Down a dull sidestreet in a seaside town, and this last vestige of overhyped festive cheer – still warm and bright despite early January’s gloom, drizzle and inescapable realities.

Click onto the image twice to open a larger version in a separate window – recommended.

Technique: Z 6 with 24-120 Nikkor lens at 48mm; 12,800 ISO; Lightroom, starting at the Camera Flat v2 profile; Weston-super-Mare, Somerset; 3 Jan 2020.


  1. Oh, I love this! First of all it’s cheerfulness and the lovely things inside. And then there’s the triptych of characters all with accents of red (although it looks as if you’ve positioned yourself inside the bin!). Super stuff πŸ™‚


    • Oh I ALWAYS need a Duvel, my friend!!! >>> and today more than most, as I’ve developed bad back pain and am hobbling about like an old man!!! But, nevertheless, a very good weekend to you too!!! πŸ™‚ πŸ™‚ πŸ™‚


    • Gosh yes, Steve, I see what you mean about more cheerful! However, it can be easy to look worried / sad when taking a selfie, as the photographer may be thinking / worrying about getting the shot ie “will it come out ik???” >>> and back all those years ago, that uncertainty may have been worse >>> and without today’s wonderful options of instant image review and retaking! A πŸ™‚


      • It is a lot easier to leave a shoot with the idea you nailed it these days. Of course, it is also nice to later discover you accomplished something that didn’t impress at the time. I really admire the photographers who preceded us and their need to get it right from the start.It’s pretty easy these days to bang off a dozen or more shots figuring one will succeed but a person like HCB didn’t have that luxury back then. My gravatar selfie is one of the very few times my smile actually looks like something other than a grimace. Most of us photographers prefer to be behind the lens.Nice to see you at work. πŸ™‚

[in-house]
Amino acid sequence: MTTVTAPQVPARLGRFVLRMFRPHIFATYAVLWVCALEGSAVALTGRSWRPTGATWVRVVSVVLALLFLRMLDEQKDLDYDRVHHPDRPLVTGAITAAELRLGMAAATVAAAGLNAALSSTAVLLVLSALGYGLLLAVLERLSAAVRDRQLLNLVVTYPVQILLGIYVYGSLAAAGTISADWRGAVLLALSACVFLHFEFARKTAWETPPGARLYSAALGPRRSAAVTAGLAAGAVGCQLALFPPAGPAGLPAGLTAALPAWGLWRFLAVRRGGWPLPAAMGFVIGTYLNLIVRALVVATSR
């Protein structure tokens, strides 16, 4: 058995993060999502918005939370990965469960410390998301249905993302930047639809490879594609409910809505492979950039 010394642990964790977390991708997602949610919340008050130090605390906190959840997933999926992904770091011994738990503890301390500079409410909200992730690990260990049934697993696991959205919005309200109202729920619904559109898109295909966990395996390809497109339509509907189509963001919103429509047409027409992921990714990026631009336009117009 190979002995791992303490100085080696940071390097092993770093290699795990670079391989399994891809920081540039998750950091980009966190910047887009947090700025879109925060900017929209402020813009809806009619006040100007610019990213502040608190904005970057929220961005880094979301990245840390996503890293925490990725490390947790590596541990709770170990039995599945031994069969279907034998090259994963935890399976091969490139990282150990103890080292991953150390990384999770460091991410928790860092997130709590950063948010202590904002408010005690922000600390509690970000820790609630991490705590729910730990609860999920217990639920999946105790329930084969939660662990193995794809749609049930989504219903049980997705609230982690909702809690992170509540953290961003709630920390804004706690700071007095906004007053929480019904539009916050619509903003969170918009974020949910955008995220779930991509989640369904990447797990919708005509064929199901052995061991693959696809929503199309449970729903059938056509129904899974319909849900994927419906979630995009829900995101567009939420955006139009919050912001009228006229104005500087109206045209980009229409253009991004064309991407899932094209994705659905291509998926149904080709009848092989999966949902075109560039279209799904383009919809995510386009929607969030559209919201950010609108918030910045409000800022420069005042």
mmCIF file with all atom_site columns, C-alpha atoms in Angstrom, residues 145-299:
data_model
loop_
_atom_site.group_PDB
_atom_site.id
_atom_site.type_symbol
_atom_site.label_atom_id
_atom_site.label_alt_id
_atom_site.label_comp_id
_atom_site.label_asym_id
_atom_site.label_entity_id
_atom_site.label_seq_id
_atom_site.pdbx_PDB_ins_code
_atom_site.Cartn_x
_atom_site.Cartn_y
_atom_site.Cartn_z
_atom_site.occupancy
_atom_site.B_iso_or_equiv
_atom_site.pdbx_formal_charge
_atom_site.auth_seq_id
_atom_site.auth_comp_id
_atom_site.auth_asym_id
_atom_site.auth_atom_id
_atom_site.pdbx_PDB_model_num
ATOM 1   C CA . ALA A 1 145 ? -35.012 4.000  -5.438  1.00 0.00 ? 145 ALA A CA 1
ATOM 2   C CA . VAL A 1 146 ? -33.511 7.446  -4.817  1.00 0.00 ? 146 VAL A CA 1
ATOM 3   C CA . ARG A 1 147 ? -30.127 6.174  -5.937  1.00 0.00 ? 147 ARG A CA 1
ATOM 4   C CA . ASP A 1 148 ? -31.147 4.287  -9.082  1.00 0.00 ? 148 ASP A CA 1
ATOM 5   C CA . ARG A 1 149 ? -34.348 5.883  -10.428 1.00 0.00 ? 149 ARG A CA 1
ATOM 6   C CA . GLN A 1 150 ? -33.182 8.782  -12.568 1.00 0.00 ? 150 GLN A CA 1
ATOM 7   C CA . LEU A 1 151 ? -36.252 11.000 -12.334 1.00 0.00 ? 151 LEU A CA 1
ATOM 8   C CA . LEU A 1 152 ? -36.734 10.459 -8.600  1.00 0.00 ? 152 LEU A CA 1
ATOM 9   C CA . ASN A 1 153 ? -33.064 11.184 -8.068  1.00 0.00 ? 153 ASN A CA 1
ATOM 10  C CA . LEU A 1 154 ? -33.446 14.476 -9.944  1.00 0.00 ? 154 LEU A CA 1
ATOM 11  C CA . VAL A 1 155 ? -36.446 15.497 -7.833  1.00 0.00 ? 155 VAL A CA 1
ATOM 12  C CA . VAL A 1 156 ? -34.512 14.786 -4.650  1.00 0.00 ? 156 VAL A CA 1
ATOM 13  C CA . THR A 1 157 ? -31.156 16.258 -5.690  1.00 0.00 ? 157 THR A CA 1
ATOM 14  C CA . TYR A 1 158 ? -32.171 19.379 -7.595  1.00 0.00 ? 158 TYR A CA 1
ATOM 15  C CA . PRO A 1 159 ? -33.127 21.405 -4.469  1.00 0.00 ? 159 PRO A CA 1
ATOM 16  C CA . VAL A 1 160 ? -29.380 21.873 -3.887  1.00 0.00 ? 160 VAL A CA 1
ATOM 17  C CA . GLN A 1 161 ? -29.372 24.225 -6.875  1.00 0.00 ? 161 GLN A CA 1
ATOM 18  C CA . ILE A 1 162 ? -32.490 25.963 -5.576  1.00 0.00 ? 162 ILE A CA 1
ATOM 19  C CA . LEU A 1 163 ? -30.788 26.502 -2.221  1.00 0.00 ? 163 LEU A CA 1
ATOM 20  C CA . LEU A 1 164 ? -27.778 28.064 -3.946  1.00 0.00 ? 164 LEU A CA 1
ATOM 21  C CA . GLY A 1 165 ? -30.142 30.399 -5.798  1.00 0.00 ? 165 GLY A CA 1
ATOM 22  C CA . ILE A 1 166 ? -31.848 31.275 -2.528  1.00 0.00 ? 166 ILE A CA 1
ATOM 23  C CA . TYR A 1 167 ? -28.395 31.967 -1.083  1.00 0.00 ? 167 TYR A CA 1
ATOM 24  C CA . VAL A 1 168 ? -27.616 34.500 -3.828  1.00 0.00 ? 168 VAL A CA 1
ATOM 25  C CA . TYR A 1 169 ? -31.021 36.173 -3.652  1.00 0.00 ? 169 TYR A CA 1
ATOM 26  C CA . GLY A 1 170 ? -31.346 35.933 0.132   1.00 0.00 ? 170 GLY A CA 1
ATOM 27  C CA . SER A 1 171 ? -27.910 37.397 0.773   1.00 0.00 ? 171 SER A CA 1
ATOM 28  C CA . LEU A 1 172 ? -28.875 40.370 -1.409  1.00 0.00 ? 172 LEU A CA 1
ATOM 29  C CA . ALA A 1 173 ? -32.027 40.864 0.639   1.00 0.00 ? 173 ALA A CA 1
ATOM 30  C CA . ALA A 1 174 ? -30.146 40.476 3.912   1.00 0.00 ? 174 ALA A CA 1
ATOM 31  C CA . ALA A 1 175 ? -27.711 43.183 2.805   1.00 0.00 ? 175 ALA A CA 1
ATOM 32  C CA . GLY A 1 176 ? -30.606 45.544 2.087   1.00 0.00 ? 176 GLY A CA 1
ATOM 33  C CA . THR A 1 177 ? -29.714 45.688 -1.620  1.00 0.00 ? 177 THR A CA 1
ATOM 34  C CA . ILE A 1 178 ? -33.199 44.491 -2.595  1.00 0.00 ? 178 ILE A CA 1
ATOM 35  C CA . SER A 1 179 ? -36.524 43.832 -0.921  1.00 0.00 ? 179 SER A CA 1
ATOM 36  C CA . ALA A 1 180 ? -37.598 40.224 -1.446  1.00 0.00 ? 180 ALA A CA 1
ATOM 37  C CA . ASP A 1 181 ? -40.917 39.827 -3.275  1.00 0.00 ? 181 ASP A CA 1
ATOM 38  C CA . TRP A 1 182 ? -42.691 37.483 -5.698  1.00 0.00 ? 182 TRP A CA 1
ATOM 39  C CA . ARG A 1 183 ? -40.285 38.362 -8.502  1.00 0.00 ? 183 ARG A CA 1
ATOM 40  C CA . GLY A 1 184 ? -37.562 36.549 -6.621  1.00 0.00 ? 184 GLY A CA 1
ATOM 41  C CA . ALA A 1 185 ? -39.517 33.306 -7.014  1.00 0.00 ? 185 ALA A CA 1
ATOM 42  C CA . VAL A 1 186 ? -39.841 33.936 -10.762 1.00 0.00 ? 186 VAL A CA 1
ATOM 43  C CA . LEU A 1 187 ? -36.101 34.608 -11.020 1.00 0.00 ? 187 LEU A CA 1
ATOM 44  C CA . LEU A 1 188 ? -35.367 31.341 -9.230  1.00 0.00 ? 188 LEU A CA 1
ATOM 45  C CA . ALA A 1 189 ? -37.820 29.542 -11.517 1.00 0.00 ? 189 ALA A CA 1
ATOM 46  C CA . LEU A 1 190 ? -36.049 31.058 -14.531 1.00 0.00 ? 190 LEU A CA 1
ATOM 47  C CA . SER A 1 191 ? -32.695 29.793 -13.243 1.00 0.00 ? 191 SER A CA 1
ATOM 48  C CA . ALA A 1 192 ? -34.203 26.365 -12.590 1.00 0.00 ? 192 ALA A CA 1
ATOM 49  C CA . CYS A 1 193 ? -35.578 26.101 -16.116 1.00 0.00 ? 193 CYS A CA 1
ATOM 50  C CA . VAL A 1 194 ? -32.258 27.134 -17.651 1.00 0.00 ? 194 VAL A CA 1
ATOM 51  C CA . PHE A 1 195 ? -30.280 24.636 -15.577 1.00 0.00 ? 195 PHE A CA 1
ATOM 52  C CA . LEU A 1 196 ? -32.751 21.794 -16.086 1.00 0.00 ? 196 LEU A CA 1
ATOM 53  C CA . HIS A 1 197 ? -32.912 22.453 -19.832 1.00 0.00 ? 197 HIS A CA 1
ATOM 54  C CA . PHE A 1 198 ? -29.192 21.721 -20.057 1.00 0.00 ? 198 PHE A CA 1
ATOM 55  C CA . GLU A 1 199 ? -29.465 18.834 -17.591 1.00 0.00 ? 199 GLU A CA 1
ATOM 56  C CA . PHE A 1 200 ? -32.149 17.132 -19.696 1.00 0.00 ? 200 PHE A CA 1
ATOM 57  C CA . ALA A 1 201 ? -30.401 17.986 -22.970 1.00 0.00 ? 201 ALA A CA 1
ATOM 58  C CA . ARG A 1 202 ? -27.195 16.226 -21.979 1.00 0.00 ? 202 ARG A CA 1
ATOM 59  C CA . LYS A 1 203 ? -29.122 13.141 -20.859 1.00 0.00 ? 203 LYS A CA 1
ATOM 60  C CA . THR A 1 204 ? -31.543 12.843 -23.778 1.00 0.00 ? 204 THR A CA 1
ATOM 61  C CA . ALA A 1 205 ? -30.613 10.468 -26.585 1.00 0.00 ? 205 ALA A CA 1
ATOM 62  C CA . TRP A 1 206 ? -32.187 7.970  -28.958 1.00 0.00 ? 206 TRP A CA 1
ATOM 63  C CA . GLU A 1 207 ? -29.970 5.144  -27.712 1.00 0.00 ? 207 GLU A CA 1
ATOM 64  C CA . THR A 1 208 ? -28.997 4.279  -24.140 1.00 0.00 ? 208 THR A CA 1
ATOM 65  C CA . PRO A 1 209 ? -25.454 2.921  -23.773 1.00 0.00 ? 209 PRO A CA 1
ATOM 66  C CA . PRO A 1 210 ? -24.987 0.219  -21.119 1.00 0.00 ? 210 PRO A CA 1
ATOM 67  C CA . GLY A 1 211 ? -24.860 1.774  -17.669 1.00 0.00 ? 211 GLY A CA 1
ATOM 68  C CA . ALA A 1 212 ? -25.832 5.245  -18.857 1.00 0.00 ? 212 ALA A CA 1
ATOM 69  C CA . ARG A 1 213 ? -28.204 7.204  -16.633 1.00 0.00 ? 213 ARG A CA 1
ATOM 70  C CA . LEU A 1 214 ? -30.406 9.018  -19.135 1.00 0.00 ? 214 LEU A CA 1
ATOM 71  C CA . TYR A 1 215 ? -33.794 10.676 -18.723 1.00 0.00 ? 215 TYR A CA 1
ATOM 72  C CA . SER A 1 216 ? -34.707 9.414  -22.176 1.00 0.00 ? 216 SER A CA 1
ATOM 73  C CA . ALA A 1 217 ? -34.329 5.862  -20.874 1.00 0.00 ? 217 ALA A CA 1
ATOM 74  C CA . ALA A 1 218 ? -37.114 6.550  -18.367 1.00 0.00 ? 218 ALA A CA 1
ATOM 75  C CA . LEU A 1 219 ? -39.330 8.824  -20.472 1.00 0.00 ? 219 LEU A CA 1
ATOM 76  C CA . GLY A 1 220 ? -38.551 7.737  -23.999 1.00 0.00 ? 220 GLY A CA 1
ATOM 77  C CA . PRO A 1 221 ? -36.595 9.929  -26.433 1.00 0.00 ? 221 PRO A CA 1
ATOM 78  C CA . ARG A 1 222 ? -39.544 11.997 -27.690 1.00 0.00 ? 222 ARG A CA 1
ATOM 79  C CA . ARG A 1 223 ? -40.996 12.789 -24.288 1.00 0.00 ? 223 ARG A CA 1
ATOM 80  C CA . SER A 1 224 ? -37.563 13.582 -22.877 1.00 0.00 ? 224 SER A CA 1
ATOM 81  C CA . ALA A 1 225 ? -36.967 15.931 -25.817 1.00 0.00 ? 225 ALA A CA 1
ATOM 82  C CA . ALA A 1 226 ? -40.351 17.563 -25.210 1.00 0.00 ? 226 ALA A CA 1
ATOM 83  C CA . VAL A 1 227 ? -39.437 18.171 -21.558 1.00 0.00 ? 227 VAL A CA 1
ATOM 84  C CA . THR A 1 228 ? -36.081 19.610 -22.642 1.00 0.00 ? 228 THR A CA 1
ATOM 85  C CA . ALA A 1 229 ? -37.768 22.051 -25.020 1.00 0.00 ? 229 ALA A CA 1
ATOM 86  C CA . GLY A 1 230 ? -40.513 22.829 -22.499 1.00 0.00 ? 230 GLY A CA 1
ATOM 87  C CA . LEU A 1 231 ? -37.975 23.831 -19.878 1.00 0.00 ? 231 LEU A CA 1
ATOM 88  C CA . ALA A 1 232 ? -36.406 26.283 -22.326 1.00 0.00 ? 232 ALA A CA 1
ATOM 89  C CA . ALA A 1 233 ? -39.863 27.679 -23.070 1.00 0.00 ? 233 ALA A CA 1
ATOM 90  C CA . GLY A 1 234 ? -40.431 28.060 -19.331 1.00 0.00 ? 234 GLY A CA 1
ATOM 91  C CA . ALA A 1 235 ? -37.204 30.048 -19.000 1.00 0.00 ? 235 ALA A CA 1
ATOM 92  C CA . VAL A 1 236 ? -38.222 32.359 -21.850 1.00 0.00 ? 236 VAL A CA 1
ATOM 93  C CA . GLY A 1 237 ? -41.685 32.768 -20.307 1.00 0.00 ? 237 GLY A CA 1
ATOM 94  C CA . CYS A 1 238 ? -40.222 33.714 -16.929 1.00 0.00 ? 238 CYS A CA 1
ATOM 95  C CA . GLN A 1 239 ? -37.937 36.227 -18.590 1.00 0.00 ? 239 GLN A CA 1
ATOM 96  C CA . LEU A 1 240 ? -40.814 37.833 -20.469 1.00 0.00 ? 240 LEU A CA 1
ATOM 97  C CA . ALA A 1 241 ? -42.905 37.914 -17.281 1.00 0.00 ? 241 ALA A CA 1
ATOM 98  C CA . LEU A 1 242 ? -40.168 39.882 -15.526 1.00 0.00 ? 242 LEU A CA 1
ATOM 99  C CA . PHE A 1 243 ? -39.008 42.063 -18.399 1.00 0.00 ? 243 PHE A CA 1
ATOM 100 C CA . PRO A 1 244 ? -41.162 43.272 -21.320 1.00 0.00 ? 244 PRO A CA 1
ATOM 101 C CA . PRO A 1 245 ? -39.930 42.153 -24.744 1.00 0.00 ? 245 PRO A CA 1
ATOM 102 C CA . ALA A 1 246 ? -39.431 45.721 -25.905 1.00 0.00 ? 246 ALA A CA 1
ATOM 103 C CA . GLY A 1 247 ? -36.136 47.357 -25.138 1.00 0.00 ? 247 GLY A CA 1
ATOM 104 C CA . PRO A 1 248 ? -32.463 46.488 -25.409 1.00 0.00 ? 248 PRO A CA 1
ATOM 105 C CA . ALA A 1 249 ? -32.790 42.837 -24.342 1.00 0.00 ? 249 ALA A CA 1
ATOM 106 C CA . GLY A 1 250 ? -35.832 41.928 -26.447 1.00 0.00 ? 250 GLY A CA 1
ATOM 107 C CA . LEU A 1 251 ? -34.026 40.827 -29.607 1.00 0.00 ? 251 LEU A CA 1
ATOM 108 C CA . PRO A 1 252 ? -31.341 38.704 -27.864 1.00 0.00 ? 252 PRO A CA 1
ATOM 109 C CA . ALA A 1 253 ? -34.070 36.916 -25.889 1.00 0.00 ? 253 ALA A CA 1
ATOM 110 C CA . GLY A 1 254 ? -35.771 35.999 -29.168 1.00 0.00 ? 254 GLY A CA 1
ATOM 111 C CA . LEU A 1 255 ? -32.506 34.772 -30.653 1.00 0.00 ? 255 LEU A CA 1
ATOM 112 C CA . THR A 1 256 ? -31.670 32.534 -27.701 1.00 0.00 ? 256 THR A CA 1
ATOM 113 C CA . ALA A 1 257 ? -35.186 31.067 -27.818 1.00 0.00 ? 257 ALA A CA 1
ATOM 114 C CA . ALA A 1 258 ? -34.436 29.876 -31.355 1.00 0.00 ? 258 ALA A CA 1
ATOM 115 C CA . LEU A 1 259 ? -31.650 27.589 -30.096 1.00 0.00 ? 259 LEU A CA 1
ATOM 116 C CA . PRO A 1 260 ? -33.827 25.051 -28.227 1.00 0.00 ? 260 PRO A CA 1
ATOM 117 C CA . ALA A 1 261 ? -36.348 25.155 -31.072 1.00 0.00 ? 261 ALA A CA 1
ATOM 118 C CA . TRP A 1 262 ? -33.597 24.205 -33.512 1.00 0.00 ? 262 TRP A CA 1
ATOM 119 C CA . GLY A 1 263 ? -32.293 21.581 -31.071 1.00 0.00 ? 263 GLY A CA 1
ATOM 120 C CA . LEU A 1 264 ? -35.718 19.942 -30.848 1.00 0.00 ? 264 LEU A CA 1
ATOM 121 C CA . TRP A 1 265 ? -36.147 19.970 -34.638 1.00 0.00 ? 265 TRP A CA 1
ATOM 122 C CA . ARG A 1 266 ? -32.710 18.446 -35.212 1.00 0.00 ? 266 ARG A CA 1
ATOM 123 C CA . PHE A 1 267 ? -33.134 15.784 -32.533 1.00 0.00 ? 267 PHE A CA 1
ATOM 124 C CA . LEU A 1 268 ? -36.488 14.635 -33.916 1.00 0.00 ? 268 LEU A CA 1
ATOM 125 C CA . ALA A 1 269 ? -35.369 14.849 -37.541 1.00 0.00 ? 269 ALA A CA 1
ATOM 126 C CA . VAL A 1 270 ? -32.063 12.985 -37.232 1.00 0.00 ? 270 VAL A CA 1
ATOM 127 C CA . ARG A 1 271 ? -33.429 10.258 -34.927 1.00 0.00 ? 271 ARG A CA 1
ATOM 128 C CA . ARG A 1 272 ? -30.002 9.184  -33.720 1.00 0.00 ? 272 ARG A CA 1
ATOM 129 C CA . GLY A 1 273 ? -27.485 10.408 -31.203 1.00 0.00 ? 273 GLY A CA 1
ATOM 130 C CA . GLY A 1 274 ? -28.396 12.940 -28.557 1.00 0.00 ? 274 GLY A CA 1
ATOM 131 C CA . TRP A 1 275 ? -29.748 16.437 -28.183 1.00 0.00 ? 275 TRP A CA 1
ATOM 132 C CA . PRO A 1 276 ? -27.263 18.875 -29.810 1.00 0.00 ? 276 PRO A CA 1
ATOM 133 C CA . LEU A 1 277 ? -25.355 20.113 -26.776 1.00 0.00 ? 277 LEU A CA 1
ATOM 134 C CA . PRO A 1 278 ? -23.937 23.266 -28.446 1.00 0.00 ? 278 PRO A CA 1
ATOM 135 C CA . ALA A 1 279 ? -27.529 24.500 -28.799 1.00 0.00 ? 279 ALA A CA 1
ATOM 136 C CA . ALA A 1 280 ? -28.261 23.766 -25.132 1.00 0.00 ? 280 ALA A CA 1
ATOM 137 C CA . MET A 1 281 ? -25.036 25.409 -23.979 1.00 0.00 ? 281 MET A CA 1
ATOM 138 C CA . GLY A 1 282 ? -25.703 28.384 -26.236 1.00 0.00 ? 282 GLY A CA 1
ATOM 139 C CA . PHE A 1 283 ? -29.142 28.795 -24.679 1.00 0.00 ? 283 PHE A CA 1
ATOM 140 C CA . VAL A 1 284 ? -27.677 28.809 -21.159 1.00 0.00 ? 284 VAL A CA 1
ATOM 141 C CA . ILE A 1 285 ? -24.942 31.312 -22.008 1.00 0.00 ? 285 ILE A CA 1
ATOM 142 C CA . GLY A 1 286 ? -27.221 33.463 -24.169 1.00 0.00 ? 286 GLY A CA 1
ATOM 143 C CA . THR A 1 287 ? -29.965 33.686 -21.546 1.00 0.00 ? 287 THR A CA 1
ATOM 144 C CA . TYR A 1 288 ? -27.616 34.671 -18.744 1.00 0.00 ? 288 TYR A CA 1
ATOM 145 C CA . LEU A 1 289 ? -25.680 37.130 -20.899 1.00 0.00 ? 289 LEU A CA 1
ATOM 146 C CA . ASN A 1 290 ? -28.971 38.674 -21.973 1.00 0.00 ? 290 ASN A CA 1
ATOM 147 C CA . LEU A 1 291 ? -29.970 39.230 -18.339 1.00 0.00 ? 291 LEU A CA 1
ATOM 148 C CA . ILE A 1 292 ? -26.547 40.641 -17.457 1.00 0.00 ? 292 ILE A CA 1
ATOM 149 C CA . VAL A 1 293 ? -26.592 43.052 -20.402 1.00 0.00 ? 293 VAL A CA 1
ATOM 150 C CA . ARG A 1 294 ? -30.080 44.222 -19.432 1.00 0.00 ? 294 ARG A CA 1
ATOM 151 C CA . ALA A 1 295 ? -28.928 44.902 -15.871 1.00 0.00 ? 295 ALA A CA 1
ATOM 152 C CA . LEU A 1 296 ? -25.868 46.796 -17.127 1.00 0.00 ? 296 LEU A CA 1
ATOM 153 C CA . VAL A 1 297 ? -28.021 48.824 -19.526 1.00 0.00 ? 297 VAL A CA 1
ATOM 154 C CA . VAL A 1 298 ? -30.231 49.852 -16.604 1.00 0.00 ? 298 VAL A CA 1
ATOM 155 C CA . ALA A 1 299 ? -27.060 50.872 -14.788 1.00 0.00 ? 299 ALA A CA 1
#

• The only thing I (vaguely!) miss about film is the sense of anticipation when waiting to see the processed results, both when working in a wet darkroom and when awaiting the return of processed colour or b+w slides. My parents gave me a very simple camera when I was less than 10 years old, so I used film for about 50 years, and things like loading/unloading the camera, processing the films, posting slides off for processing etc etc were the complete norm then – its hard to remember all that, it seems so long ago.


          • I’ll always remember my first time in a darkroom at a friend’s home. It was absolutely magical seeing a black and white image appear from seemingly nowhere while sitting in the developer tray. Years later I had a setup of my own and used Cibachrome for color nature prints. But once digital arrived I had had enough Kodak damage to my transparencies (I never did develop the film myself) that I jumped right on board.I don’t miss the chemicals’ smells although some say that they do and I enjoy the ease and accuracy that layers afford burning and dodging and now brushing in Lightroom. Things always were the norm until they no longer are. πŸ™‚ There’s no way I’d want to go back. I’ll let you know when I feel that way about age. πŸ™‚

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